Sharon Grimes, Library Director for the Baltimore County Public Schools, sent a long critique of the new AASL Standards for the 21st Century Learner to LM_Net recently. She makes some good points and has forced me to do a couple things.
First, I'm taking some time to really study and try to internalize these new AASL standards as well as the new ISTE NETS standards, trying to figure out how the sets are aligned and how they differ. More on that in a later blog entry, but for now, let me just say that a one-to-one comparison is proving to be challenging. (And you all know how it hurts my head when forced to think too hard.)
The other thing that Sharon's e-mail made me realize is just how sloppy I am with terminology in my own area of "expertise." She writes:
Another factor that might serve to marginalize the importance of our profession in the eyes of others is the move, clearly evident in Standards 1 and 2, from problem-based to inquiry-based learning. The implications and potential outcomes of this shift are many and varied:
- One important distinction between problem-based and inquiry-based learning is that inquiry-based learning explores questions in much more depth for a greater period of time, possibly an entire semester. Given the time constraints imposed by the test-driven environment created by NCLB, are we ignoring reality?
- Inquiry-based learning may or may not result in a product that can be evaluated which has clear implications for assessment. In an era of data-driven decision-making, the lack of clearly quantifiable data marginalizes what we do in the eyes of administrators and other decision makers.
- Many of the information seeking process models in wide-spread use, like Big6, are problem, not inquiry-based. As a result, new models will need to be created and/or existing models modified to include inquiry-based learning. The question then is who will do this and when will the model(s) be available?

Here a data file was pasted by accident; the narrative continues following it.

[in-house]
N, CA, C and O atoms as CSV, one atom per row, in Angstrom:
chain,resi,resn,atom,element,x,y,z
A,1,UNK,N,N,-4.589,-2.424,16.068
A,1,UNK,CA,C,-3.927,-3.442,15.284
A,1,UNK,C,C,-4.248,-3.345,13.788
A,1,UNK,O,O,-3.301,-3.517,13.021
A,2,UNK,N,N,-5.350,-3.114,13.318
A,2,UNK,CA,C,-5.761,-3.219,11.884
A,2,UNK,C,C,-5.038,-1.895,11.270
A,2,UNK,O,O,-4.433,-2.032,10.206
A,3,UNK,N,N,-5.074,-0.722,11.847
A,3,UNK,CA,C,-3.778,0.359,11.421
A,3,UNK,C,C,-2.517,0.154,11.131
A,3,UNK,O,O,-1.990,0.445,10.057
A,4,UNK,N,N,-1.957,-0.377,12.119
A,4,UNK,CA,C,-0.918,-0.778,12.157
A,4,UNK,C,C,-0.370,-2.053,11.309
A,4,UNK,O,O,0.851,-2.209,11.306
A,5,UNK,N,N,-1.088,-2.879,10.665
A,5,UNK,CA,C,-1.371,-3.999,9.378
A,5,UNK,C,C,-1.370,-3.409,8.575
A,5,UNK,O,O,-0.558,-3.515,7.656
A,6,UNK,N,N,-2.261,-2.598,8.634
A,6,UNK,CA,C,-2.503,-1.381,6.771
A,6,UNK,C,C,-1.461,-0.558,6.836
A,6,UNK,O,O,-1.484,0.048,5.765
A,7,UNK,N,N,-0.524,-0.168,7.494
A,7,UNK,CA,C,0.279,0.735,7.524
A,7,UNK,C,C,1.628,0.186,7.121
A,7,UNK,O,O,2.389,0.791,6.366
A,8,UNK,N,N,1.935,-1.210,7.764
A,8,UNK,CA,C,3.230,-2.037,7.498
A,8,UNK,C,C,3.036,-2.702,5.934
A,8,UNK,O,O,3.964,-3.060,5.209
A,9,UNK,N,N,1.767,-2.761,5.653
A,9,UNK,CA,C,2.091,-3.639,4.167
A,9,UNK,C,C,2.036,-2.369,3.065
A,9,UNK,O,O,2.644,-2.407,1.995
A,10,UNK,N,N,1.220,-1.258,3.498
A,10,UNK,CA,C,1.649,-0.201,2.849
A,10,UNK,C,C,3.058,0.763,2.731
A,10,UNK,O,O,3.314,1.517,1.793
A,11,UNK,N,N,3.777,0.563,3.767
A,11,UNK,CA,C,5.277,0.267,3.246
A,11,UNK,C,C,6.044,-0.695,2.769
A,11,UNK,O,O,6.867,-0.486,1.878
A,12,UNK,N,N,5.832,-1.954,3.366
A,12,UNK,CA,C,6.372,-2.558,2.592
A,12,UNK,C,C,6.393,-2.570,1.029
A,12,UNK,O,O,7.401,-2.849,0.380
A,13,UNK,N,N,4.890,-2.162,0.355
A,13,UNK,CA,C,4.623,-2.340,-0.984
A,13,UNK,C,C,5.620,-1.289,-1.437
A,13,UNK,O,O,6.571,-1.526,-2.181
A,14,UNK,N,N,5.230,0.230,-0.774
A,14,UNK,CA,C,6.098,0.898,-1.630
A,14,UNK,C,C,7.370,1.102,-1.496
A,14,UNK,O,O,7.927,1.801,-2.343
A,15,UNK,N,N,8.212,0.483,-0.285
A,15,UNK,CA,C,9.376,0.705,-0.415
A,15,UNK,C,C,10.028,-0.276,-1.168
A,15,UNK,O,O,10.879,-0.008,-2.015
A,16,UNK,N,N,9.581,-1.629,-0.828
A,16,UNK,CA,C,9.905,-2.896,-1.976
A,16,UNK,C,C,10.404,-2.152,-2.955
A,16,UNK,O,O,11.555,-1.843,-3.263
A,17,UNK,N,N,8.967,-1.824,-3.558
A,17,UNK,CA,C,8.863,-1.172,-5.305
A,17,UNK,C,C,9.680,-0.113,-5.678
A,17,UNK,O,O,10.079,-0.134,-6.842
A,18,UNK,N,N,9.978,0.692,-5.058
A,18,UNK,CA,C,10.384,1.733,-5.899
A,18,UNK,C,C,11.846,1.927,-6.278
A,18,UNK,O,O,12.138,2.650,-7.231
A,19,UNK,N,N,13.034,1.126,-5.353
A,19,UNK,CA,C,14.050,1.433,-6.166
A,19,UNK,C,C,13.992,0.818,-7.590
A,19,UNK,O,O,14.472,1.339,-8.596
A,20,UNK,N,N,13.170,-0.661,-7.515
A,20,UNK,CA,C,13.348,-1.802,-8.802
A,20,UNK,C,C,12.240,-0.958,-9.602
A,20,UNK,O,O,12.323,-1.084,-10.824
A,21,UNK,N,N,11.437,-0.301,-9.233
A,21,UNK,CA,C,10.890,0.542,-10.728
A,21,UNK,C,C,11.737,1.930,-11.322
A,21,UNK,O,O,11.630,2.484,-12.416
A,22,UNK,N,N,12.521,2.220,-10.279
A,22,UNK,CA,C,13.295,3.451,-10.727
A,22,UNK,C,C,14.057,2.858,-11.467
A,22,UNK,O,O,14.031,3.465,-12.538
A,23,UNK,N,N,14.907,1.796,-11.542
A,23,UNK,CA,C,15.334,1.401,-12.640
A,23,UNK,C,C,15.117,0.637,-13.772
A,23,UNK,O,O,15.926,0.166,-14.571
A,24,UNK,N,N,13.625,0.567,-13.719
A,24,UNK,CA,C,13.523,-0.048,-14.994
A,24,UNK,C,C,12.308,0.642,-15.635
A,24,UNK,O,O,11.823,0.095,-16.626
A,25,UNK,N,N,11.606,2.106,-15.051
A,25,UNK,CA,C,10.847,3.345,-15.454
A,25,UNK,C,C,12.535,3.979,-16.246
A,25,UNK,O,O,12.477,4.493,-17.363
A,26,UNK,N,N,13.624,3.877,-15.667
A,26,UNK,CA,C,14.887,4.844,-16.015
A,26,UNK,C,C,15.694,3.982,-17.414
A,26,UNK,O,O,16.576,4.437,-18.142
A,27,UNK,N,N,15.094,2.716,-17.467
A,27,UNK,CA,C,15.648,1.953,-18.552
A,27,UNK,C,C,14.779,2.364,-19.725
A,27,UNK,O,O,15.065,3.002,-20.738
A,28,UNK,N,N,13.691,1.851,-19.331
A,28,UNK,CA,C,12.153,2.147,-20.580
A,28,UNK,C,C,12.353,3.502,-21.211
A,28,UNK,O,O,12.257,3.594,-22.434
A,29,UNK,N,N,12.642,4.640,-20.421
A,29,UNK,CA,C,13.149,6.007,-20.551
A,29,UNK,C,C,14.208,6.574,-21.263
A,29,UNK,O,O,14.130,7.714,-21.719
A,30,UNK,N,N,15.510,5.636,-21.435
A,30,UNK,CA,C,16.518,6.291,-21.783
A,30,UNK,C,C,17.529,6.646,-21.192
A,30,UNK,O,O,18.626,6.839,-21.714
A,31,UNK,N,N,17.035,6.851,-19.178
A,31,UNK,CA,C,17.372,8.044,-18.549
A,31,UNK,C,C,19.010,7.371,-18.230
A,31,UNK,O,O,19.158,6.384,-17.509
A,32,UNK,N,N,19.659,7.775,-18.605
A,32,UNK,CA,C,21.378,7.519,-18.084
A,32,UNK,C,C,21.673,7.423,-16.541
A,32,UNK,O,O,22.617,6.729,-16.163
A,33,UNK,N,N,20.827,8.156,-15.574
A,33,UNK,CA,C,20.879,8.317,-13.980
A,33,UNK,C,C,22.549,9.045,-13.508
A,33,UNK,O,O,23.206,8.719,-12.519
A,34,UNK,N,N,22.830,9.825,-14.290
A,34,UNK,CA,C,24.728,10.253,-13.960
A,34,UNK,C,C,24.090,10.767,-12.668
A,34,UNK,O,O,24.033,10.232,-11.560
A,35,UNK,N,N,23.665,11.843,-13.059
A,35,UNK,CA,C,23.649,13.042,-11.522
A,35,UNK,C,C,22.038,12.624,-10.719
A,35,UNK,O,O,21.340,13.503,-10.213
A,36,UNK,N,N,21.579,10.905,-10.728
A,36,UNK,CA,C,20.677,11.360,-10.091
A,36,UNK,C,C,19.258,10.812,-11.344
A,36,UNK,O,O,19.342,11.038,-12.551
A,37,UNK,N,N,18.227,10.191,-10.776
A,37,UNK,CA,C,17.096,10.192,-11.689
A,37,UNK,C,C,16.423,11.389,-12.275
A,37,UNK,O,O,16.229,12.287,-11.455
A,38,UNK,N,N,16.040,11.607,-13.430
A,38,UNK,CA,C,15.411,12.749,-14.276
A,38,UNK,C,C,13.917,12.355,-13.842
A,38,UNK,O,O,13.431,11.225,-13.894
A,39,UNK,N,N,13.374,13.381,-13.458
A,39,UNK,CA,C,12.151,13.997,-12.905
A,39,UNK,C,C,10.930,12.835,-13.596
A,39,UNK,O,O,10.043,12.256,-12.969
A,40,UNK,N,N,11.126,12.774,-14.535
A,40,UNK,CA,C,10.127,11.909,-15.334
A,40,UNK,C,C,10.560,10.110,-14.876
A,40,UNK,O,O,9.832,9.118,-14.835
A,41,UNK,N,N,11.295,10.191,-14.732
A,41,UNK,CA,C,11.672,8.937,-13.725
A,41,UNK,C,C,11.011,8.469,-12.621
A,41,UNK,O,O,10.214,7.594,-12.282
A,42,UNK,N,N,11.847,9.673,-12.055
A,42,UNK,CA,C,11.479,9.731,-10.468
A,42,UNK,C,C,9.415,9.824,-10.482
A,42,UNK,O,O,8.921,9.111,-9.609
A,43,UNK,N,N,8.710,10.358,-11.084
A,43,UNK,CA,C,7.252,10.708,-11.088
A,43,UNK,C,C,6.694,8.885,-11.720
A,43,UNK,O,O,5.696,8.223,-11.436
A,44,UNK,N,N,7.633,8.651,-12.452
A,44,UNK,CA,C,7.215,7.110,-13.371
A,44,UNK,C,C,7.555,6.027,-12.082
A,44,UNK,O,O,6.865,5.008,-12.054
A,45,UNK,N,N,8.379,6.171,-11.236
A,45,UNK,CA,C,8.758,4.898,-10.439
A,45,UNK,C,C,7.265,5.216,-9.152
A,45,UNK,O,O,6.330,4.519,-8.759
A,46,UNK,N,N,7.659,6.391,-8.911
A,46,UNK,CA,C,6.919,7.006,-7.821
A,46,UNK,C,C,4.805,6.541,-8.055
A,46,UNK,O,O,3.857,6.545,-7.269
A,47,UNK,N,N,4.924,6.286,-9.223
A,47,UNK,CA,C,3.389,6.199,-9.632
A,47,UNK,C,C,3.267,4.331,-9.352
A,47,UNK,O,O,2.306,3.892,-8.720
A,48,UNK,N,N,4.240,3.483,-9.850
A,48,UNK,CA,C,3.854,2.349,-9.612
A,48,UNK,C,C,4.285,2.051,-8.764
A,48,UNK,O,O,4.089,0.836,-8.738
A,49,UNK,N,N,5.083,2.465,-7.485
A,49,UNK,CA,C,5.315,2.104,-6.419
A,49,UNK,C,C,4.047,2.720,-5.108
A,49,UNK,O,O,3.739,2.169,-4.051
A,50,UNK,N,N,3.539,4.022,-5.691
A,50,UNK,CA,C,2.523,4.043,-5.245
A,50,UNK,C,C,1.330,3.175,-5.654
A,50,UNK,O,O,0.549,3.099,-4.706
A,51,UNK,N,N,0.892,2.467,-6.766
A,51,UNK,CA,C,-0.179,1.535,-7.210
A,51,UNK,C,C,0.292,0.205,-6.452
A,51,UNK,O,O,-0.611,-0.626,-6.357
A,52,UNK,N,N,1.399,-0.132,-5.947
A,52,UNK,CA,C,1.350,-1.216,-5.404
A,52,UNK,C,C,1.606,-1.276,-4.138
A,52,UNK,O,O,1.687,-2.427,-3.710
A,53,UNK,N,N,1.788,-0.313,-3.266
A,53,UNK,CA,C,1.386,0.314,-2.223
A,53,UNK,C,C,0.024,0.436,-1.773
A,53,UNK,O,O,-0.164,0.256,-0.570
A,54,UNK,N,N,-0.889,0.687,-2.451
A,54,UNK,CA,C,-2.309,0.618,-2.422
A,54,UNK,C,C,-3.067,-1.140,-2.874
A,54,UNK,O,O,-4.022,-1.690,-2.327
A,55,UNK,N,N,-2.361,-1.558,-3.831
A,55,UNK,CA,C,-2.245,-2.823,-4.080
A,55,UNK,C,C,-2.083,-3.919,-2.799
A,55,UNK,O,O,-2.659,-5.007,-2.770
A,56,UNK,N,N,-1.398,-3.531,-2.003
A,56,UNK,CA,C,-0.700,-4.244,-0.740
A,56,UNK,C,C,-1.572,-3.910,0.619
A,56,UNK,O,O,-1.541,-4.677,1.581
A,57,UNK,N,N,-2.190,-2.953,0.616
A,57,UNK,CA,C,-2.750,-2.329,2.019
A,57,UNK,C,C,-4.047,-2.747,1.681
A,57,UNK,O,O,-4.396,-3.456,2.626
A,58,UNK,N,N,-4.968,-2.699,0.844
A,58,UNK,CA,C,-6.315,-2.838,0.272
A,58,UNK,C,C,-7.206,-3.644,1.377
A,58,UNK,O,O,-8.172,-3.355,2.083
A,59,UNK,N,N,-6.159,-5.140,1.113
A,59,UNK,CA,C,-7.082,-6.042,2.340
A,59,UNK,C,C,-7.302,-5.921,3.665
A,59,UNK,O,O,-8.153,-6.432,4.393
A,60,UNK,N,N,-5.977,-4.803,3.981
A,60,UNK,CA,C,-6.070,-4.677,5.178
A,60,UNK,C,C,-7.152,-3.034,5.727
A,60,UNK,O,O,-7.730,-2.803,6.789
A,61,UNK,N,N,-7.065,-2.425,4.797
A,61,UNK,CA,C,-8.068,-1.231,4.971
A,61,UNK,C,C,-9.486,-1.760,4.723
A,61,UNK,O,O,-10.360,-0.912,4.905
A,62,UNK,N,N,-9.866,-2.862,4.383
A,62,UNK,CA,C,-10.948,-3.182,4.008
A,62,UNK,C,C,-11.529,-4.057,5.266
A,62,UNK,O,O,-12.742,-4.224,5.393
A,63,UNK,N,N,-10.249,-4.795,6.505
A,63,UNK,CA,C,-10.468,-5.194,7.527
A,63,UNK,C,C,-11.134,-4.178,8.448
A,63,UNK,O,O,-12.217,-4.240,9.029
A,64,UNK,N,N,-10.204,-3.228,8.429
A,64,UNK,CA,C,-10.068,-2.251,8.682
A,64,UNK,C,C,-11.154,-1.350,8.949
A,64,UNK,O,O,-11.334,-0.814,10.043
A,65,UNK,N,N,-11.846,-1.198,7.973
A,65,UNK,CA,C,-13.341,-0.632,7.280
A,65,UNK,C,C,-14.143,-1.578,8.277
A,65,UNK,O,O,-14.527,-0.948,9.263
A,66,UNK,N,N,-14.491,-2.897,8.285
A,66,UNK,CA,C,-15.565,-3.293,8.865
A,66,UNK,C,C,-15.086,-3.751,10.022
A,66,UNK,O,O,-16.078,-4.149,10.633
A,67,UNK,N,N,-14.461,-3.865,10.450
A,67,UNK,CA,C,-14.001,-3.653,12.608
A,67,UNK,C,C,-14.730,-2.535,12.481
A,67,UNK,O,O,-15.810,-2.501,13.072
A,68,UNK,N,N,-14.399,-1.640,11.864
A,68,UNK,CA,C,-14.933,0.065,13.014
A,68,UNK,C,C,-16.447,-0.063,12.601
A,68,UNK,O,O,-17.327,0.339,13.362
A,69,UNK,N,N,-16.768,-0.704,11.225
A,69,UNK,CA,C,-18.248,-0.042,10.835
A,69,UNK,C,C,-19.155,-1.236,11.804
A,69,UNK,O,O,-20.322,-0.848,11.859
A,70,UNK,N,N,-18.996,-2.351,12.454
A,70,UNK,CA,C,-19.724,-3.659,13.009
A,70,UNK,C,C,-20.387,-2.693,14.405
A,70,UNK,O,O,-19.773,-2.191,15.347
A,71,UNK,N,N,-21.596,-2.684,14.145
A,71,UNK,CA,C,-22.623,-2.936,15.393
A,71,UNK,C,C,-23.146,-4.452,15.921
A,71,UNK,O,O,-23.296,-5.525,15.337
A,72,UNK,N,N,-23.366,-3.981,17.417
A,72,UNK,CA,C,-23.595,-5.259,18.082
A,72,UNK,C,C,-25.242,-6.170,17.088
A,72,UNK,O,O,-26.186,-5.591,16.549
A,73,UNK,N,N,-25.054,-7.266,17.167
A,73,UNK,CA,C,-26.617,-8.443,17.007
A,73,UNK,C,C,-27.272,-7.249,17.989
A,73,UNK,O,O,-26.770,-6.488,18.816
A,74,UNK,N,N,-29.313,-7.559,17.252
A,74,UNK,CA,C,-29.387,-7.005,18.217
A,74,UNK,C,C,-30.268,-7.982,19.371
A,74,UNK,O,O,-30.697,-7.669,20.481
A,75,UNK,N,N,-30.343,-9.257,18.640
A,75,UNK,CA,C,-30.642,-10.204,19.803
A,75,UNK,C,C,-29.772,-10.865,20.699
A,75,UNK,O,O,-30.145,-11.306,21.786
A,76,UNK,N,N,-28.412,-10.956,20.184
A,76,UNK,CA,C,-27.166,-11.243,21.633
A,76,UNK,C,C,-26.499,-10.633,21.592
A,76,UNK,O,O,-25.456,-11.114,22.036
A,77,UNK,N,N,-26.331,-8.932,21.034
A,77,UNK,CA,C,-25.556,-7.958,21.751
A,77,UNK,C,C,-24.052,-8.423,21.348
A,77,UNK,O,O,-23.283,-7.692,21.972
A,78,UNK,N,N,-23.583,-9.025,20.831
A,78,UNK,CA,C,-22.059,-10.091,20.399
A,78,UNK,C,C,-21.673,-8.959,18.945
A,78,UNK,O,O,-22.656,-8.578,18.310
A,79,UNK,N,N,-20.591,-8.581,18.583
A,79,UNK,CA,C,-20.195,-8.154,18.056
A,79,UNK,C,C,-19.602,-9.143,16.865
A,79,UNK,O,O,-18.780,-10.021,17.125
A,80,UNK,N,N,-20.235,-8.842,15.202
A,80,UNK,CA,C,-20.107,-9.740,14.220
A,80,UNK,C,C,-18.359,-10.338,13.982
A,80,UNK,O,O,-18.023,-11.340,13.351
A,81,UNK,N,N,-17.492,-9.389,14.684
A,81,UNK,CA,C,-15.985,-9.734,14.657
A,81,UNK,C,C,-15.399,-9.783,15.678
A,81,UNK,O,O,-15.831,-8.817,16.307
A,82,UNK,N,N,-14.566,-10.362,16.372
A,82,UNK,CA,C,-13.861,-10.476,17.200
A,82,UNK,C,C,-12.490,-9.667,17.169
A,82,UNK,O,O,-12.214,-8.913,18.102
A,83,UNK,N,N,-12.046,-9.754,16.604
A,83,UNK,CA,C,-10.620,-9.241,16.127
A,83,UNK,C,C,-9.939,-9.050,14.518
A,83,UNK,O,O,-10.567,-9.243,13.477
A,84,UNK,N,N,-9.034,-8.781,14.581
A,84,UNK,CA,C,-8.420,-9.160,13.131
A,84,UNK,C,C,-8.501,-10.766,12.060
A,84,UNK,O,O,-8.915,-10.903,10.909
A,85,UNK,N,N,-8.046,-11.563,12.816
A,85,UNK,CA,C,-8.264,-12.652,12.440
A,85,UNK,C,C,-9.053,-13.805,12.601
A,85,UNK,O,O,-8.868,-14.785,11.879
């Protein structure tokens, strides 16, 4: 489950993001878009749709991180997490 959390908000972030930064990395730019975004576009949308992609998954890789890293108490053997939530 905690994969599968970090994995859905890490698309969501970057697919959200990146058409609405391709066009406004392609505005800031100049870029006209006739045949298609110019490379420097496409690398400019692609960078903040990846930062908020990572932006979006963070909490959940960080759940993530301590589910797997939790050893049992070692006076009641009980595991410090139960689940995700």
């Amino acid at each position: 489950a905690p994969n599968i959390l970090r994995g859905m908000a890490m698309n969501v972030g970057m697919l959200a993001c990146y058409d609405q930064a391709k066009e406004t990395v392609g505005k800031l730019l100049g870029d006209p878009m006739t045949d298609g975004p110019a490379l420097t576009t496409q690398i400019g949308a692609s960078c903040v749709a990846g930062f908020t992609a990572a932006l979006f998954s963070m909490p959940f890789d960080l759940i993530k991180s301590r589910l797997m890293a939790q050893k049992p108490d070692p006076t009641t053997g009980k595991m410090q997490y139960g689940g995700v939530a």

- The distinction between inquiry and problem-based learning is not clarified in the standards, nor is the level of inquiry-based learning (clarification/verification; structured inquiry; guided inquiry; or open inquiry) the standards hope to inspire.
- NETS -S is clearly problem-based so the alignment that existed with ISTE's standards is now tenuous at best. NETS-S is also clearly aligned with the requirements of NCLB and national curriculum standards. The alignment between AASL's new standards and NCLB, national curriculum standards, and NETS-S is only evident at the skill indicator level, not at the standard level.
Why not a more realistic statement that it is not an either/or; both inquiry-based and problem-based can form the basis of valid information-seeking process models?
Hmmmm, I do believe I've been using inquiry-based and problem-based somewhat synonymously. My bad. And as I think about it, there are quite a few related terms that I am not sure how specifically I could define, who the authority for the definition might be, and how they are all related in a Venn diagram-ish fashion. Here are some:
- Constructivist learning
- Authentic learning
- Information literacy
- Information literacy process
- Information fluency
- Information problem-solving
You can probably add a few related terms yourself.
In asking Sharon a source of definitions and information about this, she kindly sent a list of resources:
- The one I use to give our teachers an overview of inquiry-based learning is from the Concept to Classroom series at http://www.thirteen.org/edonline/concept2class/inquiry/index.html
- Teacher Tap probably has the most succinct summary of the differences between project, problem, and inquiry-based learning; the summary can be accessed at http://eduscapes.com/tap/topic43.htm
- Connecting Youth to a Brighter Future offers an introduction to inquiry-based learning at http://www.youthlearn.org/learning/approach/inquiry.asp
- A more comprehensive overview of inquiry-based learning is found in Inquiry Thoughts, Views, and Strategies for the K-5 Classroom http://www.nsf.gov/pubs/2000/nsf99148/htmstart.htm
- Three books that have helped me understand inquiry-based learning are:
- Inquire Within: Implementing Inquiry-based Science Standards, Douglas Llewellyn
- Inquiry and the National Science Education Standards, National Research Council
- Developing Inquiry-Based Science Materials, Herbert D. Thier
Chris Harris suggested John Barell's Developing More Curious Minds as a resource as well.
OK, readers, what are the distinctions and just how important are they when talking about these models or philosophies of learnin' kids good?
From Alice Yucht: Sharon's essay is now posted on the AASL Blog, where comments are welcome (and archived).